Chapter 4: Transcendental Knowledge
karmany akarma yah pasyed
akarmani ca karma yah
sa buddhiman manusyesu
sa yuktah krtsna-karma-krt
karmaëi—in action; akarma—inaction; yaù—one who; paçyet—observes; akarmaëi—in inaction; ca—also; karma—fruitive action; yaù—one who; saù—he; buddhimän—is intelligent; manuñyeñu—in human society; saù—he; yuktaù—is in the transcendental position; kåtsna-karma-kåt—although engaged in all activities.
One who sees inaction in action, and action in inaction, is intelligent among men, and he is in the tranecendental position, although engaged in all sorts of activities.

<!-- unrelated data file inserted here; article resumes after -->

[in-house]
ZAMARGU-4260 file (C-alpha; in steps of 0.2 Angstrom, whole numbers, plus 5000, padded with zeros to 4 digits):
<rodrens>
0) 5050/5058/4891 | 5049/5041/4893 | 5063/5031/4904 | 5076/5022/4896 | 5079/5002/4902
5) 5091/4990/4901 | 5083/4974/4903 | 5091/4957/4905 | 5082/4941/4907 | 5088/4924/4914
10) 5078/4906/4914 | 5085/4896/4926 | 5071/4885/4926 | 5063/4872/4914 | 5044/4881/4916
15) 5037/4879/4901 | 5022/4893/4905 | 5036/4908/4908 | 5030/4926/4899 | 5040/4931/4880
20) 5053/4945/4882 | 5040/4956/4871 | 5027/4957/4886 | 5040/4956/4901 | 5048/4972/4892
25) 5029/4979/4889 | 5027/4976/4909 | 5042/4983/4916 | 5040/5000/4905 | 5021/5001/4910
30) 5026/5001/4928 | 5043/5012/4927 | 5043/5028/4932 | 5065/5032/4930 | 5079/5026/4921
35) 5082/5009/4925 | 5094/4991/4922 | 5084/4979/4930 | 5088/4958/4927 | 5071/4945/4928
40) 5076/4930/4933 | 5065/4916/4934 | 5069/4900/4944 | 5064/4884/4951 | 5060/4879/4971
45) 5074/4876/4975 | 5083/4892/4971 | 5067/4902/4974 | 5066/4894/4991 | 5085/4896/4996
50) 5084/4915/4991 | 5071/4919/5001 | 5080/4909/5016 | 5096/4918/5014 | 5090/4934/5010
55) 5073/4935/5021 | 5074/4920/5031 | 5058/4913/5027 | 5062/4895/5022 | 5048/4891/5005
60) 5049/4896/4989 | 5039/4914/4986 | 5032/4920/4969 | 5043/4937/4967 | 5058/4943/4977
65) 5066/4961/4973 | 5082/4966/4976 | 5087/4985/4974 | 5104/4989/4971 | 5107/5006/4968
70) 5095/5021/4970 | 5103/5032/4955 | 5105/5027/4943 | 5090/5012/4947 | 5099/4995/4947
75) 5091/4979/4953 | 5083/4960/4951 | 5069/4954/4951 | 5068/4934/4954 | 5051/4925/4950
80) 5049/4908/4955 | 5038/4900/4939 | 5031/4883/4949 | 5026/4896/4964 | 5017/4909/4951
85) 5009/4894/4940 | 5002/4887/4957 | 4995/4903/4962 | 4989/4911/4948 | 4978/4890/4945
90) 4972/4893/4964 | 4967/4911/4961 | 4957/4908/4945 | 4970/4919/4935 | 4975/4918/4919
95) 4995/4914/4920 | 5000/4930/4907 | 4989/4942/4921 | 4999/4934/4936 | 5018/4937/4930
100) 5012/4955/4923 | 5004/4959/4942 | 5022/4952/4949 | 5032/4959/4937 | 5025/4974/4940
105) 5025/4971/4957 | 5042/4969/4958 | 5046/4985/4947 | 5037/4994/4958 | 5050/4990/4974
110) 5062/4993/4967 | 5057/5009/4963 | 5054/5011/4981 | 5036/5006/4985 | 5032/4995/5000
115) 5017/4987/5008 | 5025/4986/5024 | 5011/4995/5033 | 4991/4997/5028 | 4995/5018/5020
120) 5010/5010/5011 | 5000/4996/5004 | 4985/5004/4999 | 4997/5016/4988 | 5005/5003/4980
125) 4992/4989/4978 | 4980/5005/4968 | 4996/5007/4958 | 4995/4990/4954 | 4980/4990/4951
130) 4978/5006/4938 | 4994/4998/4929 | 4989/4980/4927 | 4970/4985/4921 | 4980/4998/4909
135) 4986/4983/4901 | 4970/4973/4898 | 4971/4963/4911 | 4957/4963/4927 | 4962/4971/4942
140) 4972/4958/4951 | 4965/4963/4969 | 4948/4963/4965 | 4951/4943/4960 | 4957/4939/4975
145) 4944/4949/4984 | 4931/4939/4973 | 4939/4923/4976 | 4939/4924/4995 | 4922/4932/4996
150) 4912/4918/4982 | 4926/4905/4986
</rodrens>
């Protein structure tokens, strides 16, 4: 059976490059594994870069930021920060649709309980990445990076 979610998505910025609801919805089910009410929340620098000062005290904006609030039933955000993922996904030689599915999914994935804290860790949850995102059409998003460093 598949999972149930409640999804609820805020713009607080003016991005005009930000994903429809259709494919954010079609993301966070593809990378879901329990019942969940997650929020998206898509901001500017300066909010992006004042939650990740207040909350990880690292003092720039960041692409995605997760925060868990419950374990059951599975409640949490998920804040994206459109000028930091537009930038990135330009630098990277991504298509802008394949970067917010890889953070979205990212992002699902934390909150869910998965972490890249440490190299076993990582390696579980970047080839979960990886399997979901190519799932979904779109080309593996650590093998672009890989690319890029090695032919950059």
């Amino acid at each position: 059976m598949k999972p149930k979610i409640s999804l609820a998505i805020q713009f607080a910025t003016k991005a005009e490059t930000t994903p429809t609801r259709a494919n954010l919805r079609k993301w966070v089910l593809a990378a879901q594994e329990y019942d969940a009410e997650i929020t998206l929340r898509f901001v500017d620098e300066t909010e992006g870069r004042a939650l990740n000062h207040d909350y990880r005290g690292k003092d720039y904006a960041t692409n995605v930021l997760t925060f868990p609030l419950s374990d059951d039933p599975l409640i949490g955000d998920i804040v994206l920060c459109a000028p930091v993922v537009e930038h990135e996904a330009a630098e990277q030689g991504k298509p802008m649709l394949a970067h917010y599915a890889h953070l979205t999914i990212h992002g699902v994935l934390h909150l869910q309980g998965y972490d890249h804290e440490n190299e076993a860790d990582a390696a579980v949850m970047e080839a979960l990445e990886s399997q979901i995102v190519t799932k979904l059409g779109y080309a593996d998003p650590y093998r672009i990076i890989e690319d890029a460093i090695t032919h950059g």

A person acting in Kåñëa consciousness is naturally free from the bonds of karma. His activities are all performed for Kåñëa; therefore he does not enjoy or suffer any of the effects of work. Consequently he is intelligent in human society, even though he is engaged in all sorts of activities for Kåñëa. Akarma means without reaction to work. The impersonalist ceases fruitive activities out of fear, so that the resultant action may not be a stumbling block on the path of self-realization, but the personalist knows rightly his position as the eternal servitor of the Supreme Personality of Godhead. Therefore he engages himself in the activities of Kåñëa consciousness. Because everything is done for Kåñëa, he enjoys only transcendental happiness in the discharge of this service. Those who are engaged in this process are known to be without desire for personal sense gratification. The sense of eternal servitorship to Kåñëa makes one immune to all sorts of reactionary elements of work.